While creating your will, one of the most important decisions you must make has to do with who will execute it. Most often, you may task your spouse, adult children or a close confidant with this role. And in instances where you have complex family dynamics or complicated assets, you may nominate a professional like a certified accountant or a legal counsel as your will’s executor.
However, it is not uncommon for a dispute to arise between the testator, executor and even the beneficiaries. When a difference arises between you and your will’s executor, it may make sense to relieve them of this role.
Understanding the executor’s roles
Basically, the executor’s primary role is to administer the testator’s will. Here are some of the duties and obligations of the testator.
- Identifying and attending to the testator’s estate and administering it according to the provisions of the will and the law.
- Providing a complete inventory of the testator’s estate and submitting an account of their administered when required by the probate court.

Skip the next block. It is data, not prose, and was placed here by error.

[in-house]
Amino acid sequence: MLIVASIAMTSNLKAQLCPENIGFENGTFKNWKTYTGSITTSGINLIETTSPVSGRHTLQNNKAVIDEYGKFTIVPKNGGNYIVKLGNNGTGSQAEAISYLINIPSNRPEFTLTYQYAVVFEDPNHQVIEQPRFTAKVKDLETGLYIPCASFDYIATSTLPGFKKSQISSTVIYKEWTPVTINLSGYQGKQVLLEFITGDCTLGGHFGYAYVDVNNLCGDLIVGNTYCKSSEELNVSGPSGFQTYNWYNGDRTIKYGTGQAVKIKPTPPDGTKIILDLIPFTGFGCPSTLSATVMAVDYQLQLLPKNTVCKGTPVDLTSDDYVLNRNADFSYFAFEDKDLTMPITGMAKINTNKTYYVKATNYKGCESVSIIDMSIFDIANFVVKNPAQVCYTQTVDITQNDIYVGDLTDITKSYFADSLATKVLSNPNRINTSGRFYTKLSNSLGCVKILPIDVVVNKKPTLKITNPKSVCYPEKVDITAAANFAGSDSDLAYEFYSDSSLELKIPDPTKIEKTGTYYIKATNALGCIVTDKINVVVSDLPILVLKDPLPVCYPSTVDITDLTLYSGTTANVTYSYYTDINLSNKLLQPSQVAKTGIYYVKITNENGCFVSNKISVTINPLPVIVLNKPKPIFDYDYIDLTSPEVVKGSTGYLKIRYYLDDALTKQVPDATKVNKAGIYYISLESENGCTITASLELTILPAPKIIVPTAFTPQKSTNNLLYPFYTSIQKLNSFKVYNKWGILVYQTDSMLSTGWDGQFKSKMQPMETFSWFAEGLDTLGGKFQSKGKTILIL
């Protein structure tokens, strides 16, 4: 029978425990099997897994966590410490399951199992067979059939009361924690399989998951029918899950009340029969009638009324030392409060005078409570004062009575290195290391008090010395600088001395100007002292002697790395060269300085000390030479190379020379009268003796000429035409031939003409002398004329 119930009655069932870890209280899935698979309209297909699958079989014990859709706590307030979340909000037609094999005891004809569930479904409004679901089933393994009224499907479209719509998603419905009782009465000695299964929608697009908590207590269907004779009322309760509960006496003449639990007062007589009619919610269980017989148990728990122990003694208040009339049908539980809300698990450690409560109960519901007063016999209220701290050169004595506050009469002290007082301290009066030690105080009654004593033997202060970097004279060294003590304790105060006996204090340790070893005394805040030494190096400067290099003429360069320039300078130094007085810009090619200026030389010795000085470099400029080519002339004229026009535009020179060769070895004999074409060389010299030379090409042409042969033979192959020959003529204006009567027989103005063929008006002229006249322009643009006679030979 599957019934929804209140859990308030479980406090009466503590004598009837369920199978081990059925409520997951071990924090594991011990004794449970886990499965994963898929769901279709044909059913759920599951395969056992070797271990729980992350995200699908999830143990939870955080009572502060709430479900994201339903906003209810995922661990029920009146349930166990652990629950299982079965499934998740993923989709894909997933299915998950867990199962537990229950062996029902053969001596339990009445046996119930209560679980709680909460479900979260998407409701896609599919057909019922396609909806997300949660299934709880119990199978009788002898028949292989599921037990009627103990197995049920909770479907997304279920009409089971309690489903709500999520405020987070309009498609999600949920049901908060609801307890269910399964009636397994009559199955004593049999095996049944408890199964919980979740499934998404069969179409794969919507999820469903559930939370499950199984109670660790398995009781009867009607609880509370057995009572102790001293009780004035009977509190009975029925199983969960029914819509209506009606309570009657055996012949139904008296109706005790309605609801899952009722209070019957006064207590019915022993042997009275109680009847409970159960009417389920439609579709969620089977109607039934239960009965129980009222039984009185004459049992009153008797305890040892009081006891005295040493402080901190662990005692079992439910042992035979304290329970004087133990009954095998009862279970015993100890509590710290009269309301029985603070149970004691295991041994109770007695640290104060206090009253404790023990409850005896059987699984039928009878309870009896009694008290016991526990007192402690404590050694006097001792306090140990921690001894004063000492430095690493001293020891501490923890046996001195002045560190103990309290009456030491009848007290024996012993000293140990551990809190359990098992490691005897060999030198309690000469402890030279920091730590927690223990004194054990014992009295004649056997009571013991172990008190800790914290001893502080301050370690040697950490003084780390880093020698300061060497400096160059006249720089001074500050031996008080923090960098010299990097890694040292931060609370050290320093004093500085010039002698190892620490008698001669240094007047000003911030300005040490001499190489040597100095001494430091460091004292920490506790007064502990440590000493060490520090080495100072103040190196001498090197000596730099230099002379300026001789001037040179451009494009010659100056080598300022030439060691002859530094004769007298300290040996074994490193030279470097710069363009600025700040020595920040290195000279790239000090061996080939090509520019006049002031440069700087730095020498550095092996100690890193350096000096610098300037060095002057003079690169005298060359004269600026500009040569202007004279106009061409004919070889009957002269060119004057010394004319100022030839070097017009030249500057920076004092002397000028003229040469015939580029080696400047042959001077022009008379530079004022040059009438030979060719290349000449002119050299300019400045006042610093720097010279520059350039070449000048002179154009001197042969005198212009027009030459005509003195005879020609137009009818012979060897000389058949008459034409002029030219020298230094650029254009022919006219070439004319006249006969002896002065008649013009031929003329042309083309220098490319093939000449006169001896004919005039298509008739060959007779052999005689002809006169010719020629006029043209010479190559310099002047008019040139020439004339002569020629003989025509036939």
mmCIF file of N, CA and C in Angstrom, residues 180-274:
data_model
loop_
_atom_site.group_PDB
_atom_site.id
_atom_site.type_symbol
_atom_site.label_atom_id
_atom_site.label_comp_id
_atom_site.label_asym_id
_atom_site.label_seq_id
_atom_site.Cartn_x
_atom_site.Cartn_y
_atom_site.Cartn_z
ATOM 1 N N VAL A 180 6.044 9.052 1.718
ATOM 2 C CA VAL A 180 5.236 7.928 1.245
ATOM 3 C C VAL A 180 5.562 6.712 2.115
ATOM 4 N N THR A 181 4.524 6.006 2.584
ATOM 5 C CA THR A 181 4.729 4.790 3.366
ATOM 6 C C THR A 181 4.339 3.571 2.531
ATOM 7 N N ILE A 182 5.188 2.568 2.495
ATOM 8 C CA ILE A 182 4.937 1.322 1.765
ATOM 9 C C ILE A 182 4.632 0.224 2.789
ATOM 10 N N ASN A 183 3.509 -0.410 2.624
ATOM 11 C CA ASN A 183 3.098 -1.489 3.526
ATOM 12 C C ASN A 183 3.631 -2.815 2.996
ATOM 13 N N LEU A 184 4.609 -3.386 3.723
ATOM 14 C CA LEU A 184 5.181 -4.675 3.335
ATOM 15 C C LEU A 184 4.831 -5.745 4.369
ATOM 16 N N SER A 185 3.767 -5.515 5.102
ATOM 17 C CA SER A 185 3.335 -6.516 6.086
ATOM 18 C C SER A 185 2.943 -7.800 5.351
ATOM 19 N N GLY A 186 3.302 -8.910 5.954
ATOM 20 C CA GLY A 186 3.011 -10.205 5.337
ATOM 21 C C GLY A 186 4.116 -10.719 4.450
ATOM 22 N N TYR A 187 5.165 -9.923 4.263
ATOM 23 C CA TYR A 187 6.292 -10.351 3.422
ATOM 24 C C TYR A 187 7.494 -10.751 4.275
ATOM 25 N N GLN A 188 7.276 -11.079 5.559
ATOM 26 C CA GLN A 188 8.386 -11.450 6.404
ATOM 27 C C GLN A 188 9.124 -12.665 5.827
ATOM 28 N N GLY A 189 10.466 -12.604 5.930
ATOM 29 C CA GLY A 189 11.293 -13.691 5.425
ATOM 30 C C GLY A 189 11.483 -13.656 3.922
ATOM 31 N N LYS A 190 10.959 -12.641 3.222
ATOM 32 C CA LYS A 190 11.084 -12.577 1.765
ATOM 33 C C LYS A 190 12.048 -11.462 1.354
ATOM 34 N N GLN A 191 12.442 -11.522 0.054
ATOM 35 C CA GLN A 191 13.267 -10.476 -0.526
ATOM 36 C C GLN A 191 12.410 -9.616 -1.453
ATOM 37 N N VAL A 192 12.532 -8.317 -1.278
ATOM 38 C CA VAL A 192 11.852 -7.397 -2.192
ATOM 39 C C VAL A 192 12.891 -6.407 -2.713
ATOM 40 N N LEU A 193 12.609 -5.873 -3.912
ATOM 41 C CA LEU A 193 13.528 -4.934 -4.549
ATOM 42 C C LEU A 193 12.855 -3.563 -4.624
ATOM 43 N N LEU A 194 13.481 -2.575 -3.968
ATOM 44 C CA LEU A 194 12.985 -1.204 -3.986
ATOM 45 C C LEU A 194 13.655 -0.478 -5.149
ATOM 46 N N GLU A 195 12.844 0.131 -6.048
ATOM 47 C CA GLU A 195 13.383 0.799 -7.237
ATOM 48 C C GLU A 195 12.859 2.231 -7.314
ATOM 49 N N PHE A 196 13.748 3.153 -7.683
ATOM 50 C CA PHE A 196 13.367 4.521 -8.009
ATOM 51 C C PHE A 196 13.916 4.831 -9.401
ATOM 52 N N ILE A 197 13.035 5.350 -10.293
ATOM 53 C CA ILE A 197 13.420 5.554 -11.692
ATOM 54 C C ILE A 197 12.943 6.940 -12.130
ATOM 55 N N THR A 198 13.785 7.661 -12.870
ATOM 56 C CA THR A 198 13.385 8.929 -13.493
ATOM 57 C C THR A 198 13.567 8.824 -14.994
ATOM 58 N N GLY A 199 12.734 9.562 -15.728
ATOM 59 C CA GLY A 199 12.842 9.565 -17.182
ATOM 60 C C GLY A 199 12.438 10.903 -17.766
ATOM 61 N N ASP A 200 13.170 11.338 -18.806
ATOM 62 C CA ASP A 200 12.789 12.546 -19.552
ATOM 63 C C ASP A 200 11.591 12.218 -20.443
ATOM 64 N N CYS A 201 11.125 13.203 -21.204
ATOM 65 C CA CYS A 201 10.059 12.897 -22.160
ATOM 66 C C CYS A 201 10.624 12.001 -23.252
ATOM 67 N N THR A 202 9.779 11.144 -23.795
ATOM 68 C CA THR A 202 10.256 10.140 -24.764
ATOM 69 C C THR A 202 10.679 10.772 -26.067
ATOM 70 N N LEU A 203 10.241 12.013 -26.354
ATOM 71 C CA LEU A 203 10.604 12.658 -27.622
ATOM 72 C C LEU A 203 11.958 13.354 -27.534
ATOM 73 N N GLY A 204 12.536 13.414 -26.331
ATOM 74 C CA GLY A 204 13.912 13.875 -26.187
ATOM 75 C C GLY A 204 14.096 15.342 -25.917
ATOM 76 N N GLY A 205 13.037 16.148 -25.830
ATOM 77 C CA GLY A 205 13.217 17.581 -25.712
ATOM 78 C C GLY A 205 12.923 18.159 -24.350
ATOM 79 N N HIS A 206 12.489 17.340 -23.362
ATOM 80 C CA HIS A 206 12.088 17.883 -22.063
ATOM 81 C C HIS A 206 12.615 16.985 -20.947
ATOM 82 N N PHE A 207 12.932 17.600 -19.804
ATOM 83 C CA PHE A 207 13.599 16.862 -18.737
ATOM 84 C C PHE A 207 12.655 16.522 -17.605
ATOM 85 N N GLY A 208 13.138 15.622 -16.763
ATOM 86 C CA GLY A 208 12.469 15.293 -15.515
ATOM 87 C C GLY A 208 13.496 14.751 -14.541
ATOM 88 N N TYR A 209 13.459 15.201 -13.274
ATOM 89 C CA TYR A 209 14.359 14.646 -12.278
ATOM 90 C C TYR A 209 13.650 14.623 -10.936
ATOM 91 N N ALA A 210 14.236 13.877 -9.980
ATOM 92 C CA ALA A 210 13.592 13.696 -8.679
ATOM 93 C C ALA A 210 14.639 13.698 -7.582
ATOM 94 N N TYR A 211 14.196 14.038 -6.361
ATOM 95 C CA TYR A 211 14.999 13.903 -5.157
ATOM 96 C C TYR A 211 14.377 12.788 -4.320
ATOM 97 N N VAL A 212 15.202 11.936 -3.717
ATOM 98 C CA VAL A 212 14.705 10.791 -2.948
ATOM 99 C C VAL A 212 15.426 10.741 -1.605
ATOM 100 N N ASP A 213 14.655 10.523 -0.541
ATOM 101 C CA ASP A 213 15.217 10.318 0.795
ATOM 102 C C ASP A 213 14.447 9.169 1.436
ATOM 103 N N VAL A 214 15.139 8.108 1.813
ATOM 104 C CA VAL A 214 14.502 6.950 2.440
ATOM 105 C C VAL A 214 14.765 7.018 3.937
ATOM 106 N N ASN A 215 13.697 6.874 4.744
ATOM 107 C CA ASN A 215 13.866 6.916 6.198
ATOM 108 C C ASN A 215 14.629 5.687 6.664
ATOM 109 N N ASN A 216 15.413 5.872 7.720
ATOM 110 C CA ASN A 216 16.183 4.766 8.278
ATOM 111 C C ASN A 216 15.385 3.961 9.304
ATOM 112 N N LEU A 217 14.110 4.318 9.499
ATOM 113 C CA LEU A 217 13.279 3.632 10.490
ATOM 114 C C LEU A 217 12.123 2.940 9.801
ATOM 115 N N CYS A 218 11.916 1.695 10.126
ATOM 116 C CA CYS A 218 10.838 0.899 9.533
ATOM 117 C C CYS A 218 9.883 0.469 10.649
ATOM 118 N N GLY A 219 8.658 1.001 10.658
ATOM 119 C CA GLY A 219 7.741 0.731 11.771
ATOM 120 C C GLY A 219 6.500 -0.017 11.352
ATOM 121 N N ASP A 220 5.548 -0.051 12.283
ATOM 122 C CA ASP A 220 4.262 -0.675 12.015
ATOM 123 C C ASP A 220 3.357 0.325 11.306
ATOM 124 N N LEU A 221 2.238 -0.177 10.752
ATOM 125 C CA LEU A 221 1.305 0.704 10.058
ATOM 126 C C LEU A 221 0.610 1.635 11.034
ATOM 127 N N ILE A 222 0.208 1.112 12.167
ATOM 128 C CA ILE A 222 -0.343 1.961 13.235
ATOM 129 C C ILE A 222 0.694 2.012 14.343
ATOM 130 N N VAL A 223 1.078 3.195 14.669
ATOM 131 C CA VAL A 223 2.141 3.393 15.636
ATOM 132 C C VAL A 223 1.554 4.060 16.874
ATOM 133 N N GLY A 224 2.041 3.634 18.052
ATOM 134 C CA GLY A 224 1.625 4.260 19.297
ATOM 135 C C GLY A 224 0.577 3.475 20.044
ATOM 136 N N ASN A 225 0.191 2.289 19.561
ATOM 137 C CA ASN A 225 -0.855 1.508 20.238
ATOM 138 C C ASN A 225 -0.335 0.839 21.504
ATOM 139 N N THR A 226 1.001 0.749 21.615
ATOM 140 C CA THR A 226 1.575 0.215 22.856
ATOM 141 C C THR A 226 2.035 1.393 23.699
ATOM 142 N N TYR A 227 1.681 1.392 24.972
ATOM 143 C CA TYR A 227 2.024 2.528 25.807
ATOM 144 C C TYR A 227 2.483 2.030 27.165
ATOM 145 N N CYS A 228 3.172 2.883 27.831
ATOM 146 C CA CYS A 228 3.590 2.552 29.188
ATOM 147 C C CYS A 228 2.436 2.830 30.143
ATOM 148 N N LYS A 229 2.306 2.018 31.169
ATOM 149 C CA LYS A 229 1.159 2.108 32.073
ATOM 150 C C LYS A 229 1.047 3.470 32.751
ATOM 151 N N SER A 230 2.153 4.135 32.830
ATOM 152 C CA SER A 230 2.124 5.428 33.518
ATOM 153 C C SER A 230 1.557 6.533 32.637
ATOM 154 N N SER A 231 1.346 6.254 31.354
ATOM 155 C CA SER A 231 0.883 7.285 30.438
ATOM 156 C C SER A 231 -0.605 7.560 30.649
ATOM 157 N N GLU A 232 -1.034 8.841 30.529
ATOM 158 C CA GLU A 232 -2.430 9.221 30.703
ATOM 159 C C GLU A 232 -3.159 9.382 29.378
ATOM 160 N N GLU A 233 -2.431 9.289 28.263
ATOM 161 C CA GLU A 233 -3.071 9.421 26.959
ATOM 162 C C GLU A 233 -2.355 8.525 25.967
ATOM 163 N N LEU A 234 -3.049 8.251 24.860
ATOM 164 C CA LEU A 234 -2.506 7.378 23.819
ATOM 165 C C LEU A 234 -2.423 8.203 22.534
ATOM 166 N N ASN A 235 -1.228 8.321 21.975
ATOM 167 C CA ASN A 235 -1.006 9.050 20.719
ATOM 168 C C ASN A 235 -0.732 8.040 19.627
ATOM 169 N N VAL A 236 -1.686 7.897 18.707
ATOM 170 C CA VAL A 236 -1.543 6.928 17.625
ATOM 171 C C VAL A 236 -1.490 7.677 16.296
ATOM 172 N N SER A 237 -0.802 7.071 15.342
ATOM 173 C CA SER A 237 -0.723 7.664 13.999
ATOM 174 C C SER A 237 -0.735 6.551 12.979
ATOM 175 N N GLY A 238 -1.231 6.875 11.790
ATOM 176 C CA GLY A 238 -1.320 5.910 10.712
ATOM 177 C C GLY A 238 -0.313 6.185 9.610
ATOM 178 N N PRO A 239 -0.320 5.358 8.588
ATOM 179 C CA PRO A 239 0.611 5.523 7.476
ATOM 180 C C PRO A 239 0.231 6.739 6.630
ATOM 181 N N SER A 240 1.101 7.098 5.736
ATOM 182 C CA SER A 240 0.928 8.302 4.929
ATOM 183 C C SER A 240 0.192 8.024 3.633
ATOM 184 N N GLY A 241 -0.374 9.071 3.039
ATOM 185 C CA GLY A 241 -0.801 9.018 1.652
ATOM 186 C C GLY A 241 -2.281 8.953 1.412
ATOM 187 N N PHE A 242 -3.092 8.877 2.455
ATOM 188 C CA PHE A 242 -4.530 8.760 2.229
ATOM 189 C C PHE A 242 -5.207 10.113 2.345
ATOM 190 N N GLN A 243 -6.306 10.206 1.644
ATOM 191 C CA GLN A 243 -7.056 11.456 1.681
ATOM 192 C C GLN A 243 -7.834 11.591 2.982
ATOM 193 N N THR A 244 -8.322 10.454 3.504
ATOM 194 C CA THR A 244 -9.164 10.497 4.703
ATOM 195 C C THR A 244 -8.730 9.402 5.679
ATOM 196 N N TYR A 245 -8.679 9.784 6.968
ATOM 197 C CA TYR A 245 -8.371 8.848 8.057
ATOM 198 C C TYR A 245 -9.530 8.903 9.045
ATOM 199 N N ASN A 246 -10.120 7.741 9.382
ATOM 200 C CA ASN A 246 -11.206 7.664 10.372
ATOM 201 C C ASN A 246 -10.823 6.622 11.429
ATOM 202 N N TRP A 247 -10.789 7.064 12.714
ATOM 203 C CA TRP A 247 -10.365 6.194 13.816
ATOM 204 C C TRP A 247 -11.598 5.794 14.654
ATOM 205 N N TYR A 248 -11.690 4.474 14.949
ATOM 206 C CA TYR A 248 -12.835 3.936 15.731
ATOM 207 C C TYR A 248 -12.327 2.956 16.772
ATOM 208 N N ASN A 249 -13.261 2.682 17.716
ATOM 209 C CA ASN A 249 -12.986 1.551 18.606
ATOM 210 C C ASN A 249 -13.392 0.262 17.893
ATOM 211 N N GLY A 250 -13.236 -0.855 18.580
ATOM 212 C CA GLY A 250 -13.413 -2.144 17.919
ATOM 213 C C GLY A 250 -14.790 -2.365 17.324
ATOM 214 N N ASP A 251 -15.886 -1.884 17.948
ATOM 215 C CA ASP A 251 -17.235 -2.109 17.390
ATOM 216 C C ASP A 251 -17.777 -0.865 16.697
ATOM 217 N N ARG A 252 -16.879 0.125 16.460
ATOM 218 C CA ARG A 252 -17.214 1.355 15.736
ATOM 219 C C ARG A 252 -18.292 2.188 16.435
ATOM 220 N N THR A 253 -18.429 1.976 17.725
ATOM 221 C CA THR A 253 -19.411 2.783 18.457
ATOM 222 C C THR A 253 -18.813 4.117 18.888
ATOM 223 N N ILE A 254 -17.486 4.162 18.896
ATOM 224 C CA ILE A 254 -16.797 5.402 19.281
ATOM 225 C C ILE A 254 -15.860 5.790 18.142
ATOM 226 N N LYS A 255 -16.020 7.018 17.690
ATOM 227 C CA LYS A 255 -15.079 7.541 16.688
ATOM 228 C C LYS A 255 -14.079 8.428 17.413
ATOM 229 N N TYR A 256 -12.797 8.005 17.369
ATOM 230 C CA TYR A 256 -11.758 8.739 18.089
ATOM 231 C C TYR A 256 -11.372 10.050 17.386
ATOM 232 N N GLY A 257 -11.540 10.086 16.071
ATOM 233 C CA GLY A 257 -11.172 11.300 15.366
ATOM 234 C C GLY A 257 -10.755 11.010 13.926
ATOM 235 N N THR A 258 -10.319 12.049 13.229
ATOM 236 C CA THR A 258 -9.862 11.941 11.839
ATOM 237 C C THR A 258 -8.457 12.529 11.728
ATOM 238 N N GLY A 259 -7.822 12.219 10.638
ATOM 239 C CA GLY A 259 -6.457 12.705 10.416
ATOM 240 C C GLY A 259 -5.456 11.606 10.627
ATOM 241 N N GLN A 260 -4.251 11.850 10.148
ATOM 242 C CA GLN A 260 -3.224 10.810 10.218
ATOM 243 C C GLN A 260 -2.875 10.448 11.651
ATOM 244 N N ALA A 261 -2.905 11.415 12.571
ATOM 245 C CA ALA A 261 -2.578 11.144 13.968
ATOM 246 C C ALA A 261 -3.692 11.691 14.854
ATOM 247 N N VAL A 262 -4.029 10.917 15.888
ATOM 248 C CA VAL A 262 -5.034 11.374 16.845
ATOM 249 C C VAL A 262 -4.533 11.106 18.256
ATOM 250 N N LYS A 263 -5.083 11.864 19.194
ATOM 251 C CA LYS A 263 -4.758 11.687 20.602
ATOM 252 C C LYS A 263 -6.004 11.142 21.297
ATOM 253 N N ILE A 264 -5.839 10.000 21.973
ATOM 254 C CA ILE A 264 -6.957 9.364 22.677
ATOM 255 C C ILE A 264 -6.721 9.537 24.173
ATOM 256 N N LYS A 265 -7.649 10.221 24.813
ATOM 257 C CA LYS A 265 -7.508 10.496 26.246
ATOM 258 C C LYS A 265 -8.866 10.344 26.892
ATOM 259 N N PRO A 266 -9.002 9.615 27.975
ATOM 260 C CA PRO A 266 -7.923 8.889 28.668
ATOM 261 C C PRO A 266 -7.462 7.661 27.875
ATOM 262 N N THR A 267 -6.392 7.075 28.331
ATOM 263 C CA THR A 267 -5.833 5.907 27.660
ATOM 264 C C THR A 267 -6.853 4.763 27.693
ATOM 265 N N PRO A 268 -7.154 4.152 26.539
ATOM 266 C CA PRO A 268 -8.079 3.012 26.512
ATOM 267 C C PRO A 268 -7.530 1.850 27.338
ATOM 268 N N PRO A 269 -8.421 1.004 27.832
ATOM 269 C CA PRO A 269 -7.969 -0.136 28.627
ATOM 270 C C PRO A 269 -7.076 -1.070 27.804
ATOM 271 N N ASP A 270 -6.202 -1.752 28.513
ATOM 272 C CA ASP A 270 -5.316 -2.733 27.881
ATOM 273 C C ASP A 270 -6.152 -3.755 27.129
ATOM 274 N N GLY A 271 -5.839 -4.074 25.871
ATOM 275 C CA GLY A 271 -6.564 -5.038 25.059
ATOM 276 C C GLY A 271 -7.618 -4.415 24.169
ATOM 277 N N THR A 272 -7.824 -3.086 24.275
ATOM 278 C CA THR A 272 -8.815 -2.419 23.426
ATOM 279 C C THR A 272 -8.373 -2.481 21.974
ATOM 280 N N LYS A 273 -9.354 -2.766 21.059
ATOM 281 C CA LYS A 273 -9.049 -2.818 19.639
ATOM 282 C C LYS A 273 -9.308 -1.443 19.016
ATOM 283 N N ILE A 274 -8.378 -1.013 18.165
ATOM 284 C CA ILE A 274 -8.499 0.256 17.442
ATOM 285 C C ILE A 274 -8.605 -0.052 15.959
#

- Settle any debts and estate taxes left behind by the testator
- Distributing the testator’s assets according to the will
Sometimes, the executor may also be responsible for arranging the testator’s funeral upon their demise.
Grounds for changing an executor
An executor can be changed by the testator or the beneficiaries through the probate court. If trust is lost between the testator and the executor (say after a contentious divorce), the testator may have reasons to rewrite their will, and with it appoint a new executor. Still, if the executor fails to respect the wishes of the testator, then the beneficiaries may petition for their removal.
Other reasons for removing an executor from their role include dishonesty, fraud, gross mismanagement of the testator’s estate and incompetence.
A will is one of the most important estate planning tools you can create. Find out how you can create a will that reflects your wishes.